U.S. spectrumWhen Michael Marcus and others at the FCC created the "unlicensed bands," they had little idea about how it would go. Wi-Fi has been a major game changer but that wasn't clear at the beginning. It's yet one more example of what creativity makes possible. Today, we see some congestion in the "commons," as well as proposals to squat on a large share. We need some "rules of the road" to manage the congestion fairly and efficiently. But they need careful design to have minimal impact on innovation. 

Fred Goldstein reminds me that the band is used for more than Wi-Fi.

As we develop rules, we have to consider these interests as well. 

There are other users of the unlicensed bands, though, of which WISPs are the most visible, though public safety and private systems are also quite common.  These are basically unlicensed microwave, not WiFi, even if they are based on WiFi chipsets using variant protocols.  These are used in both point-to-point and point-to-multipoint modes. Your typical WISP has a PtP backhaul radio feeding PtMP access points that are shared among 10-40 subscribers, who can be up to 10 miles away. WiFi arbitration doesn't work over such distances. Vendors thus create proprietary arbitration schemes, like Ubiquiti's airMax and MikroTik's Nstreme.  Some also use GPS synchronization so that multiple radios on a site (e.g., sectors and backhauls) transmit and receive at the same time, to avoid mutual interference, and to control end to end latency.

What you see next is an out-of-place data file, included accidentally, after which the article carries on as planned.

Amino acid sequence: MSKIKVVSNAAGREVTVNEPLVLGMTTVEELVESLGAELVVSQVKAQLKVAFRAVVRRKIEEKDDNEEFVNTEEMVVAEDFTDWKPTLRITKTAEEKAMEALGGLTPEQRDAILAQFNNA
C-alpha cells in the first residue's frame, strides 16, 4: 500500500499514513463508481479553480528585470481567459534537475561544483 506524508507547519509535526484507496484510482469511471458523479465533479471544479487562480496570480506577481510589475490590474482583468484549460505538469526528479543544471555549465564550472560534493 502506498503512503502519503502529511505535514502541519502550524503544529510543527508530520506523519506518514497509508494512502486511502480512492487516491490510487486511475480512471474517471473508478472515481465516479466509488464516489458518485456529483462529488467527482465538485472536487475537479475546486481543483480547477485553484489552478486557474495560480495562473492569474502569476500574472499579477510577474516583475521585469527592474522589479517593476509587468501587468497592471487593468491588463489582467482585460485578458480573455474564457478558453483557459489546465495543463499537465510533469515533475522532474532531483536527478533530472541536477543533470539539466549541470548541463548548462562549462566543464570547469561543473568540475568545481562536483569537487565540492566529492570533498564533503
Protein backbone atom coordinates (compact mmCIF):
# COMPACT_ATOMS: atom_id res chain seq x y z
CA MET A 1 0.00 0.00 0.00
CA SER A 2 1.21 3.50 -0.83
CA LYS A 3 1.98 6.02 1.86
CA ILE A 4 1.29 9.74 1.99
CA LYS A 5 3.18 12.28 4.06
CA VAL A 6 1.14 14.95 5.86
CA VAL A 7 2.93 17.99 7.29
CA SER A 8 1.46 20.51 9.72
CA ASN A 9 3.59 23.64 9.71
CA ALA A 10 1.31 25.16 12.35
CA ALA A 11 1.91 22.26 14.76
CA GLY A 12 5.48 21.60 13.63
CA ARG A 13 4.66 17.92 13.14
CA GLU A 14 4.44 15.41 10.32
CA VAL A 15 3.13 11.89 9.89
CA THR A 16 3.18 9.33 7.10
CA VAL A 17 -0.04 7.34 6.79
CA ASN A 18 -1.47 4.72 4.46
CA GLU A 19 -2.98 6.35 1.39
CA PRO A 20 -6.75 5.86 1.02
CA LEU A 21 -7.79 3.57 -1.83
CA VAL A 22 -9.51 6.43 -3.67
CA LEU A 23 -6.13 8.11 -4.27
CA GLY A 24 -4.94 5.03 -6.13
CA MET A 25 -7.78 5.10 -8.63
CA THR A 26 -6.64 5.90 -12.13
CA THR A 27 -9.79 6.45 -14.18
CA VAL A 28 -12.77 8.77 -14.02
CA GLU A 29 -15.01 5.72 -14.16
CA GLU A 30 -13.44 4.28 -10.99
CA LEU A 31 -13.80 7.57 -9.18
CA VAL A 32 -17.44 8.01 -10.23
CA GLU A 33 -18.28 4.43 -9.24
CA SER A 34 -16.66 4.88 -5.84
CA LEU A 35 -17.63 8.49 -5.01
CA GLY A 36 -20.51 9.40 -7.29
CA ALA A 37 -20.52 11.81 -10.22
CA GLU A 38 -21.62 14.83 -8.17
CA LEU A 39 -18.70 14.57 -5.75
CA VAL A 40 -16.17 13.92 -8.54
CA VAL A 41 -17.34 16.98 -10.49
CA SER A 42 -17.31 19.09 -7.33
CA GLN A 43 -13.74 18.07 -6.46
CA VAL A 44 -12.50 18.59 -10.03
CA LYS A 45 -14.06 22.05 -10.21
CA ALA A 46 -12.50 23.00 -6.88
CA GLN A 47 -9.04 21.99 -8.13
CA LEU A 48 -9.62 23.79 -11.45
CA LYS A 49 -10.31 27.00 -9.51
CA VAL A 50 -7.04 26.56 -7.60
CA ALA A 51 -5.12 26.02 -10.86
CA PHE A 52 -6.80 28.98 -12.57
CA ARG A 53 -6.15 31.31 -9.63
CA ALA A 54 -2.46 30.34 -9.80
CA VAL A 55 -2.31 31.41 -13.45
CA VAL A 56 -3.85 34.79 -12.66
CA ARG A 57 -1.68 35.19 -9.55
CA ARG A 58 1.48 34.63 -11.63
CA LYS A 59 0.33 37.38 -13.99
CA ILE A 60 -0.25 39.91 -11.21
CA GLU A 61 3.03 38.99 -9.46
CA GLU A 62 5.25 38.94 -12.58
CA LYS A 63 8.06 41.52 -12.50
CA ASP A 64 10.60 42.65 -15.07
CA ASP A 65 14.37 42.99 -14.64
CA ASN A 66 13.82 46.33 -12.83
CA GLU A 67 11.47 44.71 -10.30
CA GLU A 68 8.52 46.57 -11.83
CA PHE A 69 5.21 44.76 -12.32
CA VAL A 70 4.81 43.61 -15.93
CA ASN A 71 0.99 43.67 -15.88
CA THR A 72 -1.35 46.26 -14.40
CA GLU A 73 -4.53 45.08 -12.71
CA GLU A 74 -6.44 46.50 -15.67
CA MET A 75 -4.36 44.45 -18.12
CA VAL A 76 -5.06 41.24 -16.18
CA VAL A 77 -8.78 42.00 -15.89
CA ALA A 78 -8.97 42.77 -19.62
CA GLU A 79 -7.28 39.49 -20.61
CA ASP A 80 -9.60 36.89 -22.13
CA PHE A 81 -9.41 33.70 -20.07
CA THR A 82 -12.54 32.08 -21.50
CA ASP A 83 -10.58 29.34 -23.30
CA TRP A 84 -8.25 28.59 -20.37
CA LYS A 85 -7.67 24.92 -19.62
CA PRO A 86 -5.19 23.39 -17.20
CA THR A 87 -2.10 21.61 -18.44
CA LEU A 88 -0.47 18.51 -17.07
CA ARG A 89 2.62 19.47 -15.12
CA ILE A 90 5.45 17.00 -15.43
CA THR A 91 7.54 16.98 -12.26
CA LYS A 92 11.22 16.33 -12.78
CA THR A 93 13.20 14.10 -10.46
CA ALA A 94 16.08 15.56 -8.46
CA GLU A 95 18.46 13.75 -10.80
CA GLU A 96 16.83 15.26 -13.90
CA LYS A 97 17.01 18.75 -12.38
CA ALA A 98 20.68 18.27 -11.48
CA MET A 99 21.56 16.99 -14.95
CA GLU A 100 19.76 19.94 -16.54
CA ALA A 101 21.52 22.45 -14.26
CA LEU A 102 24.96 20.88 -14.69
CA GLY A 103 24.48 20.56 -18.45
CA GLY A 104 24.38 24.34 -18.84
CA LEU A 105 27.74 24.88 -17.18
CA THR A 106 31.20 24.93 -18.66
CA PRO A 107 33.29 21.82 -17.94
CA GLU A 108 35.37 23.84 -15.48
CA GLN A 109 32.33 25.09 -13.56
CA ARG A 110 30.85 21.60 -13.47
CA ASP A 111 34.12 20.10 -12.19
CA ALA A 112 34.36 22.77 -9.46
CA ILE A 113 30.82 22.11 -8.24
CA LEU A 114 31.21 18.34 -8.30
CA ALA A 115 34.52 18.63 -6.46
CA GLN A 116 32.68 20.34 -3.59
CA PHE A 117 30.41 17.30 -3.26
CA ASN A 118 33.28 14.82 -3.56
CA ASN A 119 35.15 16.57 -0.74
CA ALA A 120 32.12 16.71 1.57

These systems use directional antennas, often with high forward gain, at both ends, which both maximizes range and minimizes interactions in other directions.  So they rarely conflict with actual WiFi systems. LAA, like Cable WiFi, would just add to the background din that potentially impairs their performance. 
Many problems to solve and we need the best ideas.